Meanwhile, surrounding energy states have been losing jobs, Lewandowski said.
"Wyoming is still losing jobs, New Mexico is still losing jobs and North Dakota, too," Lewandowski said. "If you look at the energy intensive economies, they have been losing jobs year over year."
Weld County, Lewandowski said, is buffered by its diversity. Once primarily an agriculture-based county, Weld now has a strong mix of ag, oil and gas, manufacturing and health-related industries, which remained strong even with an oil and gas downturn in the last two years.
"People didn't stop moving there, so you were much more buffered on the downside than I expected," Lewandowski said. "The fact that you're still growing jobs year over year, that's really important."
Frankly, said Richard Werner said, CEO and president of Upstate Colorado Economic Development, growth begets growth.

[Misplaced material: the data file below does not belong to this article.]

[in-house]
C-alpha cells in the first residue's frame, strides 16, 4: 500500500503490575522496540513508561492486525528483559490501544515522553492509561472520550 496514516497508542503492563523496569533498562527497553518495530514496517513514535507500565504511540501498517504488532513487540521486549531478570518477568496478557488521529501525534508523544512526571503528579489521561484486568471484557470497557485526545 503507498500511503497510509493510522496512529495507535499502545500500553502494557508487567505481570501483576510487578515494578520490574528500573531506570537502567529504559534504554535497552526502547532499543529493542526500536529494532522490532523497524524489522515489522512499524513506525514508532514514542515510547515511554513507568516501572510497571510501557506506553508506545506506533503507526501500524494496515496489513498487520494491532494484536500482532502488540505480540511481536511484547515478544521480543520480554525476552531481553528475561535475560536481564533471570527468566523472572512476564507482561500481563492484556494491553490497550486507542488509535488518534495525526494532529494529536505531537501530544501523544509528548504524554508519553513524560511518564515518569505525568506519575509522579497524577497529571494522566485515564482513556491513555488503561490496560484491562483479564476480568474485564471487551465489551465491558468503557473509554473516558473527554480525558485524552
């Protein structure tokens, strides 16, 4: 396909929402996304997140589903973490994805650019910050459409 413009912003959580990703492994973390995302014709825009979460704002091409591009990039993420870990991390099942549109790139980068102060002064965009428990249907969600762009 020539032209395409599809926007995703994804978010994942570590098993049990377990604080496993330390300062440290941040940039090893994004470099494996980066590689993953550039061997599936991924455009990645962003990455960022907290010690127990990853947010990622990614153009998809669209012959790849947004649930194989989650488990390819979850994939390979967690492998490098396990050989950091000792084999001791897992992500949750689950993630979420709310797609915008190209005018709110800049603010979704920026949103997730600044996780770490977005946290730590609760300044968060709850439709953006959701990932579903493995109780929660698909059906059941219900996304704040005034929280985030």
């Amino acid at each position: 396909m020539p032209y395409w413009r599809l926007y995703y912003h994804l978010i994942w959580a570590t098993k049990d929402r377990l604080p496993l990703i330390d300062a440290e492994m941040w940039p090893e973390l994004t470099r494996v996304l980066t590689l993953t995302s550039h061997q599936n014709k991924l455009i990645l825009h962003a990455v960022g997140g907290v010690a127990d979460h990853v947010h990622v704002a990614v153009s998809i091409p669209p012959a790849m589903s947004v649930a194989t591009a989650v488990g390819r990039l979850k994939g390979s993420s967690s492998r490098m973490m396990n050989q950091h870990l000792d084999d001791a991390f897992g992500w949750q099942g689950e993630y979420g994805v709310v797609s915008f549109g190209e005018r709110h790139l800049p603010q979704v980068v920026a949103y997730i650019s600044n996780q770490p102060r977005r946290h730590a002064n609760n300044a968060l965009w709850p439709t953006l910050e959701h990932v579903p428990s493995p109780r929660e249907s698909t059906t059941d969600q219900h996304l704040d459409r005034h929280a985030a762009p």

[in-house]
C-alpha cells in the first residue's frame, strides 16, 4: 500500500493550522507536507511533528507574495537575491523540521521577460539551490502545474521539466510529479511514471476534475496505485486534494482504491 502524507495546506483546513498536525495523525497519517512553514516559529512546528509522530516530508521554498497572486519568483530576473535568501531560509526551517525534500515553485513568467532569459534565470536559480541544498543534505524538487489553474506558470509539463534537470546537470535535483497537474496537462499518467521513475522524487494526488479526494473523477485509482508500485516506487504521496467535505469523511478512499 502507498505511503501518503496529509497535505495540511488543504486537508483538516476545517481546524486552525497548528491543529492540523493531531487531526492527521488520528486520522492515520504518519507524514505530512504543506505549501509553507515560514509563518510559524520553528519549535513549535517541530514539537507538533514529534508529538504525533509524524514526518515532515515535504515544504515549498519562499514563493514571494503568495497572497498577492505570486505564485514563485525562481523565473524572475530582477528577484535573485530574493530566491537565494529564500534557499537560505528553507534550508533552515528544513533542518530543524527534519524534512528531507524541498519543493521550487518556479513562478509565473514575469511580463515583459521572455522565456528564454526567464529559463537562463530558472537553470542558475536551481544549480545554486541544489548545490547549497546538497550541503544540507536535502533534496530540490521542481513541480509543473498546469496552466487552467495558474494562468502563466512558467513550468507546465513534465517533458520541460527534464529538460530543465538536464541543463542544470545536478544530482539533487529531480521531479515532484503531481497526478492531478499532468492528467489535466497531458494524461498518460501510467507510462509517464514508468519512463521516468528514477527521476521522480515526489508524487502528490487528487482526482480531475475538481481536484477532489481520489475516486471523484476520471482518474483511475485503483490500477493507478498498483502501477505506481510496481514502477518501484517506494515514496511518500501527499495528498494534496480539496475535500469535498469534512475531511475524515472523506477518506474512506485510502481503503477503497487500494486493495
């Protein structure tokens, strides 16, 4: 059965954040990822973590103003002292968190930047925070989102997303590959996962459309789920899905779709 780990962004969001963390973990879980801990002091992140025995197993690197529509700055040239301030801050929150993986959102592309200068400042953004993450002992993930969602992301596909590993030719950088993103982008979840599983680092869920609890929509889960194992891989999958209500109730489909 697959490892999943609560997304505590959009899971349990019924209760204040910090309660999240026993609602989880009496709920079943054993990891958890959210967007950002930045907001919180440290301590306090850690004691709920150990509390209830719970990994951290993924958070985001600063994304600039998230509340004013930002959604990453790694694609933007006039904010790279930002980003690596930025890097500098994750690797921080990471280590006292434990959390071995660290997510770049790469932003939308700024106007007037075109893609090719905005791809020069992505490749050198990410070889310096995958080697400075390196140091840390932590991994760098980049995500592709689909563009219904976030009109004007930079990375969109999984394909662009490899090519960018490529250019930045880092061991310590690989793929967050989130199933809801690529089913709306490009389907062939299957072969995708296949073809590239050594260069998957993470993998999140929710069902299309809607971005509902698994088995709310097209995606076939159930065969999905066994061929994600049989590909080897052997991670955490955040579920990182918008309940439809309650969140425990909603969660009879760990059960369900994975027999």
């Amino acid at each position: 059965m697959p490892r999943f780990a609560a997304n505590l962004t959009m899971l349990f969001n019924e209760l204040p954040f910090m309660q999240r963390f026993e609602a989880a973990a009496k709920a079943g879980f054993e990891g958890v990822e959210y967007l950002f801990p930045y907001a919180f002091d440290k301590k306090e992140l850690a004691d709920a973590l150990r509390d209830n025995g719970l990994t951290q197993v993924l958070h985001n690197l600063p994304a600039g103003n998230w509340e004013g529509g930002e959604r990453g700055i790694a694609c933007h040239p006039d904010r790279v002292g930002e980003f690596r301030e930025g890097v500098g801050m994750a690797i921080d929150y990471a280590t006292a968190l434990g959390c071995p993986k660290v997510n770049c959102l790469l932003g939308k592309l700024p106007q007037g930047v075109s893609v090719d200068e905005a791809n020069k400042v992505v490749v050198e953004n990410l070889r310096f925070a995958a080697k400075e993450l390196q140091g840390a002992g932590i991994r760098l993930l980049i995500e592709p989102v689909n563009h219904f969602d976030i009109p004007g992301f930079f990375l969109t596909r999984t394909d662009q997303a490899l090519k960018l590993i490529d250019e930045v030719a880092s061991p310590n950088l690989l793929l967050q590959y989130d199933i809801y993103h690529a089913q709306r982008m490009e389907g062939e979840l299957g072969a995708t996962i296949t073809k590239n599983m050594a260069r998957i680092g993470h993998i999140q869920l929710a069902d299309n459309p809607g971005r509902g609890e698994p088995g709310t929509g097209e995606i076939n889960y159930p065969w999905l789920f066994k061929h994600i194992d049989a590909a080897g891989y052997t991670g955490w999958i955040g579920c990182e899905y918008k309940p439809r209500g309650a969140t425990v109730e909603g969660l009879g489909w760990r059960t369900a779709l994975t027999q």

"When you have a thriving economy, it produces opportunities," Werner said. "You have indirect economic benefits as well. So people are coming in with new retail opportunities, new housing opportunities, all of those things because the job market is so strong."
The red flag in the growth, obviously, is the demand and strain it puts on the area's infrastructure, housing prices and workforce.
"We're starting to see more and more congestion on the roads. Housing prices is another concern. For companies, available workforce is a concern," Werner said.
Weld County is still considered more affordable than other northern Colorado areas, but demand is pushing up prices. The diversity of Weld's housing options helps attract people here, as well, Werner said. While there is low inventory of available homes for sale, there's also enough multi-family housing to fill the gaps.
Werner said one main concern is educating a workforce for the available jobs that come to the area
"You need to make sure you're creating alignment in the educational system, so that the people coming out of the education system are prepared to work jobs that need to be filled," Werner said. "There's plenty of available jobs, and plenty of people but no alignment. It's a problem here and northern Colorado as a whole."